The text of Scripture, like other texts and writings, contains many figures of speech. The Bible is not a textbook or manual that uses wooden propositions that are always literal and bland. When you read recipes or the instructions for your daughter's new bike, you're not going to find many figures of speech. You'll just… Continue reading Figures of Speech in the Bible (Bullinger)
Sadly and unfortunately there are Christian books, blogs, and other Christian writings that contain coarse and vulgar language. Although I don't read blogs very often, I've read enough to know that some popular Christian blogs use edgy and crude language. I've read enough blogs and Christian social media to know that some authors use sketchy… Continue reading Christian Writing, Vulgar Speech, and William Tyndale
Language, all of it - every vowel, every consonant - is a gift of God. God uses language to create and command us; we use language to confess our sins and sing praises to God.
In college, we used Mounce’s Basics of Biblical Greek. In seminary, we used Baugh’s First John Reader and his Primer. I enjoyed these grammars, learned much from them, and still value them (although somehow, somewhere, I lost Mounce; I need to get another copy!). In order to keep up my Greek I recently purchased David… Continue reading Keeping Up Your Greek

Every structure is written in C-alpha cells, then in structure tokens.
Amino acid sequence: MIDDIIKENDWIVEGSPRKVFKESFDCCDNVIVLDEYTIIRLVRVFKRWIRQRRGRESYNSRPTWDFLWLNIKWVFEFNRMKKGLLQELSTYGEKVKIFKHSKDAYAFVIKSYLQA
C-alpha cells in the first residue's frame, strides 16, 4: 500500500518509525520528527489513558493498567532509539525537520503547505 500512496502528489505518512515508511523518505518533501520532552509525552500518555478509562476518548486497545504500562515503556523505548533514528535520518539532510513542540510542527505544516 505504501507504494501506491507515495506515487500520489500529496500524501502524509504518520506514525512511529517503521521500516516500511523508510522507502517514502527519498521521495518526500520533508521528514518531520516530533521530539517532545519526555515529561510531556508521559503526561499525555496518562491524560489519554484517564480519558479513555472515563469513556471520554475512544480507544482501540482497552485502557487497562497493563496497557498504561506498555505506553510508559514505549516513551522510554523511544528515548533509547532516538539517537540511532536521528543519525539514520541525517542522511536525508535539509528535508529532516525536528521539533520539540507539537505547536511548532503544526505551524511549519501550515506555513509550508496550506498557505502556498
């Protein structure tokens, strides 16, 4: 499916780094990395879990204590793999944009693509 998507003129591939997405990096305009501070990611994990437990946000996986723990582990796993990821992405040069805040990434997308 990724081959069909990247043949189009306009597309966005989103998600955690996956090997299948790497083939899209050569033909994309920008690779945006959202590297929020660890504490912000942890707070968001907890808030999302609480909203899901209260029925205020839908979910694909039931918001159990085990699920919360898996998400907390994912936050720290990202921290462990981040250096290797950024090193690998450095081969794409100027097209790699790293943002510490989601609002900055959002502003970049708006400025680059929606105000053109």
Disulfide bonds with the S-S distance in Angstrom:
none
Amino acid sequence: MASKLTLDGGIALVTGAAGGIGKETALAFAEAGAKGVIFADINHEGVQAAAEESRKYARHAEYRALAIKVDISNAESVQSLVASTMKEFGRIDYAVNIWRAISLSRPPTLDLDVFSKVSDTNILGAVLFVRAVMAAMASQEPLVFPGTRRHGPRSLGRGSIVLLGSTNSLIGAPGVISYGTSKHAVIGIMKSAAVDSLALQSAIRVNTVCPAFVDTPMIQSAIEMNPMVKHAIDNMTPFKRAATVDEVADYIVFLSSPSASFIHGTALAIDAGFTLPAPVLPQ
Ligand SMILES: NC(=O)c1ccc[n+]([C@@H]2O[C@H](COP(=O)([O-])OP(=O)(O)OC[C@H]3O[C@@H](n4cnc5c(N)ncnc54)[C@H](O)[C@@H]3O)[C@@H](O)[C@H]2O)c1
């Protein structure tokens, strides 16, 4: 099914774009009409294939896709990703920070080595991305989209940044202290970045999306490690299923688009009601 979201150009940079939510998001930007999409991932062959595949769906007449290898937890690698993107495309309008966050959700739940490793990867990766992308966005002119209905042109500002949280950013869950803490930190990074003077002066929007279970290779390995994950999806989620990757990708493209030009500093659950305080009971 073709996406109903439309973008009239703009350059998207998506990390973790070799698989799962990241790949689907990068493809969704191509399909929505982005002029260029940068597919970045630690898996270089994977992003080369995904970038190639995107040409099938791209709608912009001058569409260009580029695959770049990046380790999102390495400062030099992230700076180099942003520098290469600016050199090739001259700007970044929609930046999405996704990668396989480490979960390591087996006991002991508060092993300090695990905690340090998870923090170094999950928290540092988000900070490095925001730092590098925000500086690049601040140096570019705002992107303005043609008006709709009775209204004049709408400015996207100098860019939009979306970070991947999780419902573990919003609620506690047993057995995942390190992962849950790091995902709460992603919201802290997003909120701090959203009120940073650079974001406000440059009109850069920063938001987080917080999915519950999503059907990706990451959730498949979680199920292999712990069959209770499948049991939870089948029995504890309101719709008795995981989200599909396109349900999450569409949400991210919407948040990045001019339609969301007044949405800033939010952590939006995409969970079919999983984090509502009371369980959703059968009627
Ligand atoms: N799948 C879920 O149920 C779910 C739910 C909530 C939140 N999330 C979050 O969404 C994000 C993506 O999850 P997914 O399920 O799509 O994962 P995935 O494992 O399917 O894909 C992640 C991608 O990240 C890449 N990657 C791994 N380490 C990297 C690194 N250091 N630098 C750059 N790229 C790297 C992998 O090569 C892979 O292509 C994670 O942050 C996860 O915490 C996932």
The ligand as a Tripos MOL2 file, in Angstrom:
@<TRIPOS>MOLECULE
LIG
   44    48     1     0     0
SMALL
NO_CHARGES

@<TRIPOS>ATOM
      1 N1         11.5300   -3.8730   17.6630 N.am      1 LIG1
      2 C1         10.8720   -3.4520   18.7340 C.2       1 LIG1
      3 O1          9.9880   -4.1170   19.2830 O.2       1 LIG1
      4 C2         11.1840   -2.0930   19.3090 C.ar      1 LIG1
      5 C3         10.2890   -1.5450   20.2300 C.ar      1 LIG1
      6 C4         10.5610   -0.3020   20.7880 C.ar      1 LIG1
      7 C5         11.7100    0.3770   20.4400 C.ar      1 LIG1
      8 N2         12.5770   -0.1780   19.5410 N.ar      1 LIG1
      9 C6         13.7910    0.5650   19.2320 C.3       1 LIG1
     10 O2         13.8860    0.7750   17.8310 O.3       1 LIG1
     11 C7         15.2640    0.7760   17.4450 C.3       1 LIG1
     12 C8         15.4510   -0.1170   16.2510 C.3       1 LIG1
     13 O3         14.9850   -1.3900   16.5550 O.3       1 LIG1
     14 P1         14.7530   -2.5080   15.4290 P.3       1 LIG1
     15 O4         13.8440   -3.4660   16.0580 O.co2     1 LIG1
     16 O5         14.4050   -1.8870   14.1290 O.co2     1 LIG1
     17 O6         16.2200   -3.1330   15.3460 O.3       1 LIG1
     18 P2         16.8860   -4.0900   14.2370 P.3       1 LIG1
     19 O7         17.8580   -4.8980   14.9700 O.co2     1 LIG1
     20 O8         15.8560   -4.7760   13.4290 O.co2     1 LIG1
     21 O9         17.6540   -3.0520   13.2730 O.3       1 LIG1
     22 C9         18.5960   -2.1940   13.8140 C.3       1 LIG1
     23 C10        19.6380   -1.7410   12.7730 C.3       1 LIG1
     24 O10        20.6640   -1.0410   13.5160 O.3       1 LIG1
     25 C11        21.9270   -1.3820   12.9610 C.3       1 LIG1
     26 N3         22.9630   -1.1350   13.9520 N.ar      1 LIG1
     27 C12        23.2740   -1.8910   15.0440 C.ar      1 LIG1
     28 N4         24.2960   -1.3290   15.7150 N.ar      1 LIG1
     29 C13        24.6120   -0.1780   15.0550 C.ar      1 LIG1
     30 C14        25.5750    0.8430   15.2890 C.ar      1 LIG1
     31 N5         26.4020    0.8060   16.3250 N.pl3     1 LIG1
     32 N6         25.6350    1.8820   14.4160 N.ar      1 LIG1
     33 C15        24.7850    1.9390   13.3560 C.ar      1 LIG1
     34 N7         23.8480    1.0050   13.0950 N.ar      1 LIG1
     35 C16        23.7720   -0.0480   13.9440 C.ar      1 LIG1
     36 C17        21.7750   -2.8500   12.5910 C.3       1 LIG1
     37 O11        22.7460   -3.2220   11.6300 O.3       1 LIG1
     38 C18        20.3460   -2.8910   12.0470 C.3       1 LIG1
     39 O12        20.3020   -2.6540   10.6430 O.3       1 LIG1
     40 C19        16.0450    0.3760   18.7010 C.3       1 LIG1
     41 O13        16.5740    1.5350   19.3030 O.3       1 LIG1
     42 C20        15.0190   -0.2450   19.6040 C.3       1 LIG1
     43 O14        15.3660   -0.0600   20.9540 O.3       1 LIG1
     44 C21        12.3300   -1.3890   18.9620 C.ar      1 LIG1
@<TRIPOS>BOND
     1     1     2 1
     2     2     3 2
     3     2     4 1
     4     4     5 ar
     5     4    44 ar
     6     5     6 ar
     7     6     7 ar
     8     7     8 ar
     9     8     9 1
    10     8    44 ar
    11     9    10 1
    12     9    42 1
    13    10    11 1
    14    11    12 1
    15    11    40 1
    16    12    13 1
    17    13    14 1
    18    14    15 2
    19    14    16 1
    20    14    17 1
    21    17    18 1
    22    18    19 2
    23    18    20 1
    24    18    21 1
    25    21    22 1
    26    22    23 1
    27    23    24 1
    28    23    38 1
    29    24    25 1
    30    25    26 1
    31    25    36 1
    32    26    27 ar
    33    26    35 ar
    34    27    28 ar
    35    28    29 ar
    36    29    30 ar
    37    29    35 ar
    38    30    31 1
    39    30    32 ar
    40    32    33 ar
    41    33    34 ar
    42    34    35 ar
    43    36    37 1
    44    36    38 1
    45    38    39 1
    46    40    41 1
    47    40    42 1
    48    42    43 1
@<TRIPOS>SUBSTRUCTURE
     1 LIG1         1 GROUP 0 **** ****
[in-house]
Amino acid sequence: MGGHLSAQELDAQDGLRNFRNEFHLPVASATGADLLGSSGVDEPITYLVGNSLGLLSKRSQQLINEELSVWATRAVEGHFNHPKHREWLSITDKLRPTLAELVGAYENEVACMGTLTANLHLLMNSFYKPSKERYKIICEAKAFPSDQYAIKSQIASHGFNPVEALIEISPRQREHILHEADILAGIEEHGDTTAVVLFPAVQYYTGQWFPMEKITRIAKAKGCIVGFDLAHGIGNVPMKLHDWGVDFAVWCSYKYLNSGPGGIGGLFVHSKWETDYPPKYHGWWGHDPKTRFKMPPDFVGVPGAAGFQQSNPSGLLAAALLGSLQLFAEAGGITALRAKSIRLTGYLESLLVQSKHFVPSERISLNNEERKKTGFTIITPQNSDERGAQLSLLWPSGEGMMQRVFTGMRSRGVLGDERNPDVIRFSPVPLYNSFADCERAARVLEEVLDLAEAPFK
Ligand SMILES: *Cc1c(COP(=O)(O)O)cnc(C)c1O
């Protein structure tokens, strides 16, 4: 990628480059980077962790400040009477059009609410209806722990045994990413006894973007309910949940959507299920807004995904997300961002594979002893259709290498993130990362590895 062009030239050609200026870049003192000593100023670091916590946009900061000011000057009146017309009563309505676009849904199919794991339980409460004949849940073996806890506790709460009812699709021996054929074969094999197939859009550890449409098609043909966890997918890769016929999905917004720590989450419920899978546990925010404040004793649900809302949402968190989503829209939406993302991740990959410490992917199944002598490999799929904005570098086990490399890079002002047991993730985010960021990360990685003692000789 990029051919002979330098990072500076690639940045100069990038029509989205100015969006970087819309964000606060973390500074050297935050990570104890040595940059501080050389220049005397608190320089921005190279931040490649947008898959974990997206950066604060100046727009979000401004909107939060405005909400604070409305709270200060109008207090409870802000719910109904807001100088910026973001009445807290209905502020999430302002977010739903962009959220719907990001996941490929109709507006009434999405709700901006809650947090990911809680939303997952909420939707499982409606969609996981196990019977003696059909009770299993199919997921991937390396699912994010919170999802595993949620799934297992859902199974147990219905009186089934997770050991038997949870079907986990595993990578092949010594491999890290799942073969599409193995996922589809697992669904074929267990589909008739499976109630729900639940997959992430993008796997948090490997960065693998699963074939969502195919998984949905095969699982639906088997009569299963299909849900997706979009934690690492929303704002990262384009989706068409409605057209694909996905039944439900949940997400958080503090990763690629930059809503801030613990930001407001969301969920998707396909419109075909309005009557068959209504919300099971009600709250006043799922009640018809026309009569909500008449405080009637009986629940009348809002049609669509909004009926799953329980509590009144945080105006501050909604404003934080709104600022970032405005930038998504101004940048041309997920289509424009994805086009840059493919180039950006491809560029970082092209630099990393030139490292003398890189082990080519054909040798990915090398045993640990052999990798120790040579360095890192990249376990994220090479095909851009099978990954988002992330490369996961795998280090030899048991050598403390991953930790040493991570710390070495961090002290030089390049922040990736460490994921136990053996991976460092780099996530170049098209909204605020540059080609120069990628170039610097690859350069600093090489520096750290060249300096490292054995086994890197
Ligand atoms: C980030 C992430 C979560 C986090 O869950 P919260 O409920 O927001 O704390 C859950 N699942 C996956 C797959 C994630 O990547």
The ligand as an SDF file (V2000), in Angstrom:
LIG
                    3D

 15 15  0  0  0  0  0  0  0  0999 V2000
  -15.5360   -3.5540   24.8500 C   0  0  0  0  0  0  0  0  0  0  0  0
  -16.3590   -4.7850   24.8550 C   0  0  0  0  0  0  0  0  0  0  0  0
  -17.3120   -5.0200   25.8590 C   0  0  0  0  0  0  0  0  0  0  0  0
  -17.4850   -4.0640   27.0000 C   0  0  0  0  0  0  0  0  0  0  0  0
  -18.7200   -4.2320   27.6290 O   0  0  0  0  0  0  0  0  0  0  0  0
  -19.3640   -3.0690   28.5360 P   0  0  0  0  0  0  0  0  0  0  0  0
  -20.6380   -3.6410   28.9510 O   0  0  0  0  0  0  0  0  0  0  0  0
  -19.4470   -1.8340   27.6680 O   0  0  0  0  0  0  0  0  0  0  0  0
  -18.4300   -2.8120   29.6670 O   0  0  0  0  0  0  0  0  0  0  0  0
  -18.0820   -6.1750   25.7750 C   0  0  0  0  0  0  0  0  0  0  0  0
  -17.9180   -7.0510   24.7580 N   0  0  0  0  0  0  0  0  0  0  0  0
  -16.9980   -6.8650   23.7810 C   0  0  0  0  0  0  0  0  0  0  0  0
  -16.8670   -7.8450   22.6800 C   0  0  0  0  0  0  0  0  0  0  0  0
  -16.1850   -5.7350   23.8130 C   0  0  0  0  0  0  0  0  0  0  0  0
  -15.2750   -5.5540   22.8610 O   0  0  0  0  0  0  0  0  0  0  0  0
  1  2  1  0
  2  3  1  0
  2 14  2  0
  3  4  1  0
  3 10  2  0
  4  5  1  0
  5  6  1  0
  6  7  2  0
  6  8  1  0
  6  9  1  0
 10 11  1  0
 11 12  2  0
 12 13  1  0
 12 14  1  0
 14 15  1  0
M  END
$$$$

I picked this up for well under $10 (used) a few weeks back: Talking the Walk: Letting Christian Language Live Again by Marva Dawn. It is a neat book, something like a devotional glossary of Christian terms. Dawn briefly discusses words like Messiah, Good Shepherd, confession, guilt, mystery, substitution, and redemption - around 70 total… Continue reading Christian Words (Marva Dawn)